He listened carefully, and responded that he would like for The Carter Center to assist him in dealing with the major legal issues and in bringing other leaders into the process. Like other heads of state, he wants to be accepted as a legitimate leader.
Another fact that everyone accepts is that Venezuela has been terribly mismanaged and shot through with corruption, and is now something of an economic basket case, with a deficit of 8 percent of the budget, crude oil prices less than $8 a barrel, and unemployment and inflation very high. Despite these intransigent problems, campaign rhetoric has raised excessive expectations among the poor and working class citizens. Under the best of circumstances, the next president will be facing formidable challenges.
On election day, our teams were out at 6:15 a.m. observing the opening of the polling places. Voting officials were recruited by lottery (like the U.S. military draft for Viet Nam), with the top officials being well educated. In the poorest sites, some of them didn't show up, and other party observers were recruited to assist. This is the first place we have monitored where voting could commence whenever the officials were ready. Among the 40 or so mesas (voting stations) we visited during the morning hours, the first votes were cast from 6:30 to 9:00 a.m.
The general practice was to have one vote counting machine for each three mesas (about 2,250 registered voters). Almost all the machines were working perfectly, but one was rejecting all the paper ballots from one of the three mesas at that site (they may have been damp or miscoded), and hundreds of people were waiting (fairly patiently) in line. We started manual voting for that group of voters and moved on to other sites. Our observers around the nation had not reported any serious problems by noon.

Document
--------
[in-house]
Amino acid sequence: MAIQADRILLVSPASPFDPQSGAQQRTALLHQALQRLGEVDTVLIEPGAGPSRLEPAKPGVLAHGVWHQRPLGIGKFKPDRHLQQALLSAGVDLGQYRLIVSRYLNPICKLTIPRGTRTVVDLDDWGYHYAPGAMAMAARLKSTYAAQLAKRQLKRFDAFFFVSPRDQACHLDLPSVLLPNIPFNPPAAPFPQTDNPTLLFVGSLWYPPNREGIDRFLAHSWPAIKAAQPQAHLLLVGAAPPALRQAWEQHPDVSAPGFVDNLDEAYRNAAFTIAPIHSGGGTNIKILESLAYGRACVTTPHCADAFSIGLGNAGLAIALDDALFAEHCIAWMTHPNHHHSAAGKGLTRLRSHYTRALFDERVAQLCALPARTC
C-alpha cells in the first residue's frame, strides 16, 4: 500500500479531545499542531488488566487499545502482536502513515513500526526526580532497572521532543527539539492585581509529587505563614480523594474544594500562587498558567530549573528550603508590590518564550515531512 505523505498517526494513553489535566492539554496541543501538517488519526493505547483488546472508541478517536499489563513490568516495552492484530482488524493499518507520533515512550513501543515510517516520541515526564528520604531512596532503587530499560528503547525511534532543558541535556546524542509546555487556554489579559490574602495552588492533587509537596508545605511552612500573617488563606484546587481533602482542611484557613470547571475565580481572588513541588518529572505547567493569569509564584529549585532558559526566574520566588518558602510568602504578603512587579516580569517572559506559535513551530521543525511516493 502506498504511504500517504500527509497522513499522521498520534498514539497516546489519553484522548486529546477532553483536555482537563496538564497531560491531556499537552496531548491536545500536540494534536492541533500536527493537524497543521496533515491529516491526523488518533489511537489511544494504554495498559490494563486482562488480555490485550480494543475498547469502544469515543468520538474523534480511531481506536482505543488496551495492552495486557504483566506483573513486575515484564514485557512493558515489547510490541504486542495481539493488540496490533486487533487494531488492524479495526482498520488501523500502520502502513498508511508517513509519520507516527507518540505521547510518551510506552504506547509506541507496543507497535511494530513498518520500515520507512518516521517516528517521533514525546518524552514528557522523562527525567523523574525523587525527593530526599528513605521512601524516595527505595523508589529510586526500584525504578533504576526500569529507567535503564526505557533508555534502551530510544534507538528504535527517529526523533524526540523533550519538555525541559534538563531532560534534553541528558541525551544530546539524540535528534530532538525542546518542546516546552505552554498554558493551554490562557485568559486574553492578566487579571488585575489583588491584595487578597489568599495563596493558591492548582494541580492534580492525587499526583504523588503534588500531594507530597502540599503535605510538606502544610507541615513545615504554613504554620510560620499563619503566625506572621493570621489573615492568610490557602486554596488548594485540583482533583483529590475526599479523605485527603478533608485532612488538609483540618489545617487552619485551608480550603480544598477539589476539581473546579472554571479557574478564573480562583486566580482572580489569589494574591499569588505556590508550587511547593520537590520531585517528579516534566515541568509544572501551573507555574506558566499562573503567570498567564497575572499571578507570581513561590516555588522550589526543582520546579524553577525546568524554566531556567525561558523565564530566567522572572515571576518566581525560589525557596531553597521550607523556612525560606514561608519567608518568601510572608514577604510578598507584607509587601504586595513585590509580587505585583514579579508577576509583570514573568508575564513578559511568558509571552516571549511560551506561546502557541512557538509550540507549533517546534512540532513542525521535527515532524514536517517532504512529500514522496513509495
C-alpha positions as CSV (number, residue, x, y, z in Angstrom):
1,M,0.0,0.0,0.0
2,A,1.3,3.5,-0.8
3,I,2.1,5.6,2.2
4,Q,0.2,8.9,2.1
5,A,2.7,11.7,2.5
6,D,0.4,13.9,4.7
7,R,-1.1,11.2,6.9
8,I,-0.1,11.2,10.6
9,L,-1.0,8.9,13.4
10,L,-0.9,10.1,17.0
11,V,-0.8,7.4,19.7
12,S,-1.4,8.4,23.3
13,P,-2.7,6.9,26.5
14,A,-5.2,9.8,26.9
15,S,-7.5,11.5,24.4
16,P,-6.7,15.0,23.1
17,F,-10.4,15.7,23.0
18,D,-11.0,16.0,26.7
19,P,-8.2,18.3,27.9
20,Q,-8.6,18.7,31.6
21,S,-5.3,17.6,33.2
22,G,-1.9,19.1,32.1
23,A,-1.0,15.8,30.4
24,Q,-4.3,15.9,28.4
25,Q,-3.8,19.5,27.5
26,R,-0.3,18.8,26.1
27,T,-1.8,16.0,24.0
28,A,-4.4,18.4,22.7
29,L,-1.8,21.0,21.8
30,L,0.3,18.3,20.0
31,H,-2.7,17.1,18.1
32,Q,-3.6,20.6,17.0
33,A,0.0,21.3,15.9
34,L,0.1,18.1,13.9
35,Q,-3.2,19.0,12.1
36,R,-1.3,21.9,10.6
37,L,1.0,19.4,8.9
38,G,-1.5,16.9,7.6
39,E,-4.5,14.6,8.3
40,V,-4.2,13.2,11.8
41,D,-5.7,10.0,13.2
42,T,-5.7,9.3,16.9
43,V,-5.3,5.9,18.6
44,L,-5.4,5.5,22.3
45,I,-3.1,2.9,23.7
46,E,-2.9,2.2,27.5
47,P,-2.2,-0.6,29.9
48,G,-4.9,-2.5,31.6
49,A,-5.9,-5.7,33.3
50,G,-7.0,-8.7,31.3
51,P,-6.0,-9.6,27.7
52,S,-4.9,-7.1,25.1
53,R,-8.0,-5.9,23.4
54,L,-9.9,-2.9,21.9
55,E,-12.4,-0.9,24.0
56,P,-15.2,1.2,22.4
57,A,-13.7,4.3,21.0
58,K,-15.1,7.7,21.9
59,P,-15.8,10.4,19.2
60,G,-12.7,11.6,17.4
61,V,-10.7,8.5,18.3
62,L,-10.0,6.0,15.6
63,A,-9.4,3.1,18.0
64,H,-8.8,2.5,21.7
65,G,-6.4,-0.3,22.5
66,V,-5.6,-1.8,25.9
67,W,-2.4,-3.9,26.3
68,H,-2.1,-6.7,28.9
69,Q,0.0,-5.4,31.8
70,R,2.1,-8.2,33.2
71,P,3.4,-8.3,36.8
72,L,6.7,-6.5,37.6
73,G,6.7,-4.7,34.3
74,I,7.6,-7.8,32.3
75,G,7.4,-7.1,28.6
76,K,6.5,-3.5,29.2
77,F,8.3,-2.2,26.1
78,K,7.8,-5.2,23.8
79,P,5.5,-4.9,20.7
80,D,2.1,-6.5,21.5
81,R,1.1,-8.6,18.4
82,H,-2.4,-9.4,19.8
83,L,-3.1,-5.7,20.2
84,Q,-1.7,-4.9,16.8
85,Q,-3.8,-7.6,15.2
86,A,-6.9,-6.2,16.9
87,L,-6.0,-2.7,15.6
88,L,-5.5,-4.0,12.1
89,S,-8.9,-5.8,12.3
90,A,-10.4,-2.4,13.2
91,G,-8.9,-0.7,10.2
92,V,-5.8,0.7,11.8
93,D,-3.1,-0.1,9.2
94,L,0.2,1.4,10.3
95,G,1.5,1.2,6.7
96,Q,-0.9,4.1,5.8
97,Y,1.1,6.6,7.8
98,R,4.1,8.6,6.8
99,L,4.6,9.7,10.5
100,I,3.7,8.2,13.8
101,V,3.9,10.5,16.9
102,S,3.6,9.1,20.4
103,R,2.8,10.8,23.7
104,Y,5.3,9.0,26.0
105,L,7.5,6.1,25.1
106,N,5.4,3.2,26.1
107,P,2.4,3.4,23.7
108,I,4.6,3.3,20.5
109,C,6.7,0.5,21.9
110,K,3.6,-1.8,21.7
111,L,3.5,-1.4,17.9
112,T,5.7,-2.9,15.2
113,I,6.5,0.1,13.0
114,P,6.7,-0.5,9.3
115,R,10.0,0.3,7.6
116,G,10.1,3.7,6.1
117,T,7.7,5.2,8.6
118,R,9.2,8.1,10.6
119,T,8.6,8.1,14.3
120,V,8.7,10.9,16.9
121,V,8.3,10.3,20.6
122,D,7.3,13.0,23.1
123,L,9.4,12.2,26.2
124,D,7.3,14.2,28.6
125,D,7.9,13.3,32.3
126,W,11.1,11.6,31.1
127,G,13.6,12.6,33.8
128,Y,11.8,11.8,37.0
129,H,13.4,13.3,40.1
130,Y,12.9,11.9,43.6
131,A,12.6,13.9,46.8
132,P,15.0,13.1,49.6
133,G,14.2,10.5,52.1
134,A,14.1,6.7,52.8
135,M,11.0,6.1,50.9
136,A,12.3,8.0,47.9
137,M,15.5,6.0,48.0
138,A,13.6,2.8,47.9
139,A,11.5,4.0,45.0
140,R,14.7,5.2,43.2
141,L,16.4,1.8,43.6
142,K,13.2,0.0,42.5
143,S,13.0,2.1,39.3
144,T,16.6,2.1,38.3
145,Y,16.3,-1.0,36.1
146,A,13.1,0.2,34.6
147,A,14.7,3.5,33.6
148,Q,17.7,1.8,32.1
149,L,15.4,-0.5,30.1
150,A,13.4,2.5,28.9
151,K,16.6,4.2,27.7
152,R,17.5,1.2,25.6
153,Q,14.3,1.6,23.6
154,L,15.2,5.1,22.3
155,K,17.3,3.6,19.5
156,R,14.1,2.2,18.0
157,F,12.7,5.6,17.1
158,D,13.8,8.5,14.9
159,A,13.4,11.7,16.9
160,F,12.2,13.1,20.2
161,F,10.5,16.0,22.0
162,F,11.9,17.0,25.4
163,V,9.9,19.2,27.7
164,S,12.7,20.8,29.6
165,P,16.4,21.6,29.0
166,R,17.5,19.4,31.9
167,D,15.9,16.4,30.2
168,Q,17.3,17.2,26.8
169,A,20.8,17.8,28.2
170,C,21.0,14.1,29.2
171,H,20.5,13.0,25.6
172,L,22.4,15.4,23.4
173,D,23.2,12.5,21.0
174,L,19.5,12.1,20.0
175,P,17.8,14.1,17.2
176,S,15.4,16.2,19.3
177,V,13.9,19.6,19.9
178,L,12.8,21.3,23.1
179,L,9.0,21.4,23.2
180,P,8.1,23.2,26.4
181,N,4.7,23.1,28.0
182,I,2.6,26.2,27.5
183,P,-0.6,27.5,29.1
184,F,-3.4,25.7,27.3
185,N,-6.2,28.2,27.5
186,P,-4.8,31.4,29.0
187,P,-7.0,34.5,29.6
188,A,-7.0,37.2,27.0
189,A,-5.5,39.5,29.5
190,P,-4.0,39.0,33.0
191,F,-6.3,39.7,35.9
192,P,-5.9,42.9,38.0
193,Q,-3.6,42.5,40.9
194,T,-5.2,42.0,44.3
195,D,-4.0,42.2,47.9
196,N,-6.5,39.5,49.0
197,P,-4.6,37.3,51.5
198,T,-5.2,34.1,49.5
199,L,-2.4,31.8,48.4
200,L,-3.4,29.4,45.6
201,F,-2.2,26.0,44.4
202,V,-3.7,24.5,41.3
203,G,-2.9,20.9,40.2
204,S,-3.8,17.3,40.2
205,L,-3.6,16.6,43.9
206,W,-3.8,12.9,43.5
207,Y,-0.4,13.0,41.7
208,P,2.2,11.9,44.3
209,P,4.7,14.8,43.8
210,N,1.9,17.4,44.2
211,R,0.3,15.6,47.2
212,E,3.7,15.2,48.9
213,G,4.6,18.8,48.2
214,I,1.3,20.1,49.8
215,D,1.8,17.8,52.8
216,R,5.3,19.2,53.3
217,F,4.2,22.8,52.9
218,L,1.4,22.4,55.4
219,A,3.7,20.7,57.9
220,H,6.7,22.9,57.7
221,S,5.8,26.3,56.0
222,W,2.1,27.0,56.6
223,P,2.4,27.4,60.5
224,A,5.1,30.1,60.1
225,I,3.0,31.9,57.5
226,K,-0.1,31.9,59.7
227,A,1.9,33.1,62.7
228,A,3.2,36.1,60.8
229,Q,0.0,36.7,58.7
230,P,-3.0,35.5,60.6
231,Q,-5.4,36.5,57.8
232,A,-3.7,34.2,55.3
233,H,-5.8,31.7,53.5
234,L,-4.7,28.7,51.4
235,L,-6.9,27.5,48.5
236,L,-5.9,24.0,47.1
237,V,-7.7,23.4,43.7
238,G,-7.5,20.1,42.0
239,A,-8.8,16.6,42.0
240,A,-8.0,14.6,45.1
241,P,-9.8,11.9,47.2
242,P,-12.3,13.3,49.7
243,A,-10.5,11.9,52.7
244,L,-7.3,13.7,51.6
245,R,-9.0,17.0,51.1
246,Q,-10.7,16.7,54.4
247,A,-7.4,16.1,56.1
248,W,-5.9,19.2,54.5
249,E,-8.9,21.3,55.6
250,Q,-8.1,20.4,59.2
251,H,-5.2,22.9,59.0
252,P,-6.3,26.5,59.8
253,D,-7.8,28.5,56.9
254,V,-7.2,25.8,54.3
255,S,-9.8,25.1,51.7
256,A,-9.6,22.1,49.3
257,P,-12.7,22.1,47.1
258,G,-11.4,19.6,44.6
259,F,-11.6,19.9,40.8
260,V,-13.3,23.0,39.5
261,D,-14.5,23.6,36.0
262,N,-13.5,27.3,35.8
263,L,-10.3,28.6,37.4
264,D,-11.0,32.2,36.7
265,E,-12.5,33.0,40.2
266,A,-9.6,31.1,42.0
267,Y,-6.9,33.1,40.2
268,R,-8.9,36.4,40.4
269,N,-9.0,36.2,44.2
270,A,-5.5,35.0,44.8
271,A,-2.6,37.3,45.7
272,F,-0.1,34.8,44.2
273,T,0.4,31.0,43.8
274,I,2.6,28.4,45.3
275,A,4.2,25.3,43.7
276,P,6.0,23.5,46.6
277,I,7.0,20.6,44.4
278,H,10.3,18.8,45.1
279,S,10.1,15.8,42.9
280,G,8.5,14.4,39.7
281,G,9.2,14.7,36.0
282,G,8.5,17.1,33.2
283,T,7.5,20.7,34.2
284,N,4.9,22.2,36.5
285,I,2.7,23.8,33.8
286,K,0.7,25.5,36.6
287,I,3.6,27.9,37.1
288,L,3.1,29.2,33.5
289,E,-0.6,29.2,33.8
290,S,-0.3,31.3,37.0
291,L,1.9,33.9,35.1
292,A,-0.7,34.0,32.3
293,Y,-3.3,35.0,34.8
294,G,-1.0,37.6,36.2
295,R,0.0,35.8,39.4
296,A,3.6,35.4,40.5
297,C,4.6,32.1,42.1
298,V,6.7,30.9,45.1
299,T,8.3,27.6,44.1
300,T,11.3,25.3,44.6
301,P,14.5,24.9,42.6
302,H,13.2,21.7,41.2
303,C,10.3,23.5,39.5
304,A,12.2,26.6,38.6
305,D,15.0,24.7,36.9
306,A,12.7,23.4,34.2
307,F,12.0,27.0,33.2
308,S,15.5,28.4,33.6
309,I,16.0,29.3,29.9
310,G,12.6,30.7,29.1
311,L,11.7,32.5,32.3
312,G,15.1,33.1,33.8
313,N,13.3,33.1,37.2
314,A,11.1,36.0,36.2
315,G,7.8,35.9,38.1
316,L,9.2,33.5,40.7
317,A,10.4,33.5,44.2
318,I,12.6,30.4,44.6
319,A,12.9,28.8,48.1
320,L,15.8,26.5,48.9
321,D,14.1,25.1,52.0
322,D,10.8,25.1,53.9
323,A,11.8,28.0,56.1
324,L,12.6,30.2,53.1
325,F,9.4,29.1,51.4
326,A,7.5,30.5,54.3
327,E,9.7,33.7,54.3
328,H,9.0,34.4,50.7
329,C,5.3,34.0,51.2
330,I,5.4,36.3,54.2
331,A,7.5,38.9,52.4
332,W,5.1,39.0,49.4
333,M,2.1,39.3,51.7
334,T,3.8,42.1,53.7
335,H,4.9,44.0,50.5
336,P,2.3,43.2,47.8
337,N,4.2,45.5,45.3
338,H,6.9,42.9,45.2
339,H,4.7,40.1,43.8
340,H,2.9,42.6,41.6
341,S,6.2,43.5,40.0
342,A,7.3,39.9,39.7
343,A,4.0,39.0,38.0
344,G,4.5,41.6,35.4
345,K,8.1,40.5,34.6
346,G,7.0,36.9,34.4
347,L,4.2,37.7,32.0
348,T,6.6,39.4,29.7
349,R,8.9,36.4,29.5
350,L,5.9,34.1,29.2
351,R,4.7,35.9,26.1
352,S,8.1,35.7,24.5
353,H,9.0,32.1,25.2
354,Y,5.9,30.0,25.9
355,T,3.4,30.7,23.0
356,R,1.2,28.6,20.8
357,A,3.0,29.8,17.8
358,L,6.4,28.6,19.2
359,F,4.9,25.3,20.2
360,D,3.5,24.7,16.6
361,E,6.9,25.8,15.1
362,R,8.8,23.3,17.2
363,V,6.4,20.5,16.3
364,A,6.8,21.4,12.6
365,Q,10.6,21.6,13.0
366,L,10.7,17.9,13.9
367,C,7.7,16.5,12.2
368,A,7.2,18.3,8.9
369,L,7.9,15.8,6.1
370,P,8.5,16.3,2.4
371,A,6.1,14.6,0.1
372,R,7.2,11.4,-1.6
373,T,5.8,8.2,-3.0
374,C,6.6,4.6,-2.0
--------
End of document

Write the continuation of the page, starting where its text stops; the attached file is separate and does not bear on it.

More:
When the last voters cast their ballots, the mesa presidents instructed the machine operators to turn a key, which transmitted the results electronically to CNE headquarters. Then the printer was actuated, which printed out the results for officials at each separate mesa to examine. Our teams visited 252 sites, and found that there were minor problems with the machines in only 6 percent of the locations.
Early returns or exit poll results are prohibited by law prior to the first announcement of results by the electoral commission. The first polls closed at 4:00 p.m., and the last votes were cast by 5:00 p.m. We arrived at the electoral headquarters at this time, and found that 56 percent of the returns had already been received. It was obvious from the beginning that Hugo Chavez was winning a huge victory, with about 57 percent of the total votes.
His major opponent, Salas Romer, received about 39 percent, meaning that the two independent candidates who advocated dramatic change got 95 percent of the total. Irene Saez was third with only 3 percent, but is likely to play an important political role in the future.
We had a series of discussions the day after the election, with the regional director of UNDP, business leaders, former president Carlos Andres Perez, Salas Romer, and Hugo Chavez. One suggestion was that The Carter Center arrange a quiet and private discussion among about 20 Venezuelan leaders and 10 or so foreign experts, the purpose of which would be reconciliation among leaders and advice on how President-elect Chavez can carry out his primary campaign commitments. The decision about this proposal will be made by Chavez and other Venezuelan leaders, and we will assist if requested.
The monitoring team leaders believe strongly that U.S. travel restraints against the president-elect should be lifted immediately (His visa requests in the past have been denied because of the unsuccessful coup attempt.). We agree that this would be a graceful act, which all Venezuelans would appreciate